The new law provides rules for the timely inspection of construction projects and grants the Commissioner of the New Jersey Department of Community Affairs (“Commissioner”) new powers to compel compliance, order corrective action or issue penalties when an enforcing agency is unable or unwilling to meet its obligations.Continue Reading Three Business Days to Perform or Else: New Law Allows Owners to Utilize Private Construction Inspectors When Agencies Fail to Act

As seen on: www.app.com
By: Daniel Munoz

Warehouses and distribution centers are popping up across New Jersey as consumers embrace online shopping, and the state’s top lawmakers seem to have little appetite for legislation to slow the trend.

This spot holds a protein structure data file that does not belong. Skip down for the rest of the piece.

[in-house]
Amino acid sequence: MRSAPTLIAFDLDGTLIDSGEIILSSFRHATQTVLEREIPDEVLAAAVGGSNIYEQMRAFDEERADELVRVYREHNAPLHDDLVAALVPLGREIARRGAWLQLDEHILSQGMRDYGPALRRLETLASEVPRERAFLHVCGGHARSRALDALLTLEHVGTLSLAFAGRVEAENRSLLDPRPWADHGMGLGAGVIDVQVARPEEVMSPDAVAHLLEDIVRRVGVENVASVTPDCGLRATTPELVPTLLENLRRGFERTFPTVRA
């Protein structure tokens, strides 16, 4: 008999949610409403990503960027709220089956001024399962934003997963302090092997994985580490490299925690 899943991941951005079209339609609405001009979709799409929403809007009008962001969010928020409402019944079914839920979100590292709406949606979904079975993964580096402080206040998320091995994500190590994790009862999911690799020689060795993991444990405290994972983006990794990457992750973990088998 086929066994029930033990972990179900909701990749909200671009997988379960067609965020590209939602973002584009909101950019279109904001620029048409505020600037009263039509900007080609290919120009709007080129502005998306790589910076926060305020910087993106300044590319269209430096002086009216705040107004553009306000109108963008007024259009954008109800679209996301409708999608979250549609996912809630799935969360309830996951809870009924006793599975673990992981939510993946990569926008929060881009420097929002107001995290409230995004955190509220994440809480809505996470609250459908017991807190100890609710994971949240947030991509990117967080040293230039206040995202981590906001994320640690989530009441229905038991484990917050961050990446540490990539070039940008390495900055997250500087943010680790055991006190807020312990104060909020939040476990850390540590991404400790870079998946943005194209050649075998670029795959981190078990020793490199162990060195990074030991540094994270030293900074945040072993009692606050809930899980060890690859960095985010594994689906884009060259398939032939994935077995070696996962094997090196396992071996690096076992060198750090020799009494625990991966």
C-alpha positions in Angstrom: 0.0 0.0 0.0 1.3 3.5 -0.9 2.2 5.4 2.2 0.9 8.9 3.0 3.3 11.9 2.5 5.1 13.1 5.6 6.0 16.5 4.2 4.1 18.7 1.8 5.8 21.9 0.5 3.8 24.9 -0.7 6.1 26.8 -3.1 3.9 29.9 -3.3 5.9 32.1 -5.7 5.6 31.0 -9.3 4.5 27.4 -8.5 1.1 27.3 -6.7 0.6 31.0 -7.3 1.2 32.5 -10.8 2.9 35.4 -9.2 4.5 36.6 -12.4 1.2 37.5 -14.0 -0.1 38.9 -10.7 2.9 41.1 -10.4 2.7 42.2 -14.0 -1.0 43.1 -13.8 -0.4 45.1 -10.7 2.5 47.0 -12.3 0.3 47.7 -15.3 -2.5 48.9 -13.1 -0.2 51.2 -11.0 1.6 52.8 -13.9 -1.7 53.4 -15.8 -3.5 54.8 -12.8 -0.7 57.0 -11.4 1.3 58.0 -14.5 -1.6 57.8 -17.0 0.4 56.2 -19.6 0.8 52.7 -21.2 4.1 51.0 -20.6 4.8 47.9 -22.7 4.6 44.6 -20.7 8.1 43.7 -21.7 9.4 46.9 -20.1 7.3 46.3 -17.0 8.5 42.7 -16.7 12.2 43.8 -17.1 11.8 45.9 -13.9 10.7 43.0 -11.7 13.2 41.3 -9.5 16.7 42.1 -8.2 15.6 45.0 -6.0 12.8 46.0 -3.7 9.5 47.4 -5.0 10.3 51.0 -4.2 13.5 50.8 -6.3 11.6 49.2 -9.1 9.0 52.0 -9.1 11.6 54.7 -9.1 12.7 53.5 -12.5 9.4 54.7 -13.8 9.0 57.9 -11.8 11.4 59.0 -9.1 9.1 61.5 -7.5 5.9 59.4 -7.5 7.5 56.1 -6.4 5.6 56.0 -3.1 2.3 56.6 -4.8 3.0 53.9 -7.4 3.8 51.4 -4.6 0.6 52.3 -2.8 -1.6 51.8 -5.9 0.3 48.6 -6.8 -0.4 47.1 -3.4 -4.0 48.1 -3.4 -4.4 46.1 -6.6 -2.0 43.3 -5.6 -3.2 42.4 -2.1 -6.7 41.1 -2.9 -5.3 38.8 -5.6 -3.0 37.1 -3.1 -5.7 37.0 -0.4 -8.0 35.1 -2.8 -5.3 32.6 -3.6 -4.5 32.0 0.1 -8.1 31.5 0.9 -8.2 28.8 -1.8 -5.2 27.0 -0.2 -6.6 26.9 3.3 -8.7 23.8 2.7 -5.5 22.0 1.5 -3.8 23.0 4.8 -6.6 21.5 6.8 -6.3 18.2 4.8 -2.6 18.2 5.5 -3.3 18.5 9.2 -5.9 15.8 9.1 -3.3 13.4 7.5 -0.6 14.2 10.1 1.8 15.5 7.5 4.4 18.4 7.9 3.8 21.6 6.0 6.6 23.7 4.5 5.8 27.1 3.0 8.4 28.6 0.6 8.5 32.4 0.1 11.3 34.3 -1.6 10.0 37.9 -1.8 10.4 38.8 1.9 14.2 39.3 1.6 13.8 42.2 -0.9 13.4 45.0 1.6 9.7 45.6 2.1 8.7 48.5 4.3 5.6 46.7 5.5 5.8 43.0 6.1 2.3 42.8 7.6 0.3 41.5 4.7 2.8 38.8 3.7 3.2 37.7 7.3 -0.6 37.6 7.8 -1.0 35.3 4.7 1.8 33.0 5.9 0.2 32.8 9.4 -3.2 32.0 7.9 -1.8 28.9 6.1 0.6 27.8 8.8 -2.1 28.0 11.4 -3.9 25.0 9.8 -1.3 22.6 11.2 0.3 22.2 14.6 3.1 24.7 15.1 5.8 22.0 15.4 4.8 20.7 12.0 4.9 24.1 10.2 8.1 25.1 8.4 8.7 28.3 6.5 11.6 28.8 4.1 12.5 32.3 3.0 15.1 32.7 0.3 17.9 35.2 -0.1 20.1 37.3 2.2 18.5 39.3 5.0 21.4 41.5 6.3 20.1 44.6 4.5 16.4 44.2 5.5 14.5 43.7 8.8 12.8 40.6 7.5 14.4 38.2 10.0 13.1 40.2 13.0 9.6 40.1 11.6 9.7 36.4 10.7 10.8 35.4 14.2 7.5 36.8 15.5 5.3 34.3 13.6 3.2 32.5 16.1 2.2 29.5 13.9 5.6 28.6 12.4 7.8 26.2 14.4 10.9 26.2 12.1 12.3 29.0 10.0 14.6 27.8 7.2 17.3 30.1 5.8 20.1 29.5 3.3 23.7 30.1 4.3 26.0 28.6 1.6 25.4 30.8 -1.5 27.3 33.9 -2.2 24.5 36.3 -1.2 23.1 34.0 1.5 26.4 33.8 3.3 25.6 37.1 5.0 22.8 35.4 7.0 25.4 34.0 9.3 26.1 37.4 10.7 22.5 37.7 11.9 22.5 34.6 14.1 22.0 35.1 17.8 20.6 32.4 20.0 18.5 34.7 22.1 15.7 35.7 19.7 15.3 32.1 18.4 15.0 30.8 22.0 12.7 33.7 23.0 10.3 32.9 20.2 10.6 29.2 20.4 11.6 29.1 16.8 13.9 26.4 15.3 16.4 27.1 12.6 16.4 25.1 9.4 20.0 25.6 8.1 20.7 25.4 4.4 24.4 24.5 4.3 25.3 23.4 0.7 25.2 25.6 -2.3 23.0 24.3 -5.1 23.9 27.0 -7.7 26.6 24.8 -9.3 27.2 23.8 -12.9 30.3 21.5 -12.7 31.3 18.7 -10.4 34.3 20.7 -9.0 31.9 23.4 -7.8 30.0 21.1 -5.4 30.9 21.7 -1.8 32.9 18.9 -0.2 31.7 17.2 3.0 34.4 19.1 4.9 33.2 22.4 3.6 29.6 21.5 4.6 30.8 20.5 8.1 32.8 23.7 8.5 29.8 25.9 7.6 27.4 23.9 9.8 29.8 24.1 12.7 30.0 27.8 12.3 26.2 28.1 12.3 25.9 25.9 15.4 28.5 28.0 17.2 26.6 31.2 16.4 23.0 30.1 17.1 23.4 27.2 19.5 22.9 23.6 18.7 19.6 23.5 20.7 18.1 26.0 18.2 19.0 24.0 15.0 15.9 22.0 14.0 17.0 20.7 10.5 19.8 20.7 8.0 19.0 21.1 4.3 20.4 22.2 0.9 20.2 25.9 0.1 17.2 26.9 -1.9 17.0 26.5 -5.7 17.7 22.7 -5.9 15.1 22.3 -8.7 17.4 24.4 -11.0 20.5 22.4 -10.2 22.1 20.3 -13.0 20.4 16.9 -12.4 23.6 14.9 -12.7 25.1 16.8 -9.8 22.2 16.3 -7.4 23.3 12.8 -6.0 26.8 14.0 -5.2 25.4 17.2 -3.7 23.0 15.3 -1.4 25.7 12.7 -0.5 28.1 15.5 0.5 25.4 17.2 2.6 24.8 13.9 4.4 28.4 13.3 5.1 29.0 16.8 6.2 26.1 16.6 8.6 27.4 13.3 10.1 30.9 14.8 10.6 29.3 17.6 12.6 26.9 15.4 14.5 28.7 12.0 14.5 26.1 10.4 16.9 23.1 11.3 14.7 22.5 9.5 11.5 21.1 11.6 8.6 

Despite complaints about “warehouse sprawl” from some local communities and environmental groups, leading Democrats and Republicans told

The City of Newark recently introduced an ordinance that would amend its Inclusionary Zoning Ordinance (“IZO”) to expand the scope of the IZO, while offering certain density and other bonuses to developers. The City Council voted to introduce the ordinance on first reading and refer the ordinance to the Central Planning Board for review. After the Central Planning Board reviews the legislation, the ordinance will go back to the City Council for a second and final reading, and potential adoption.Continue Reading Newark Introduces Ordinance to Expand Its Inclusionary Zoning Ordinance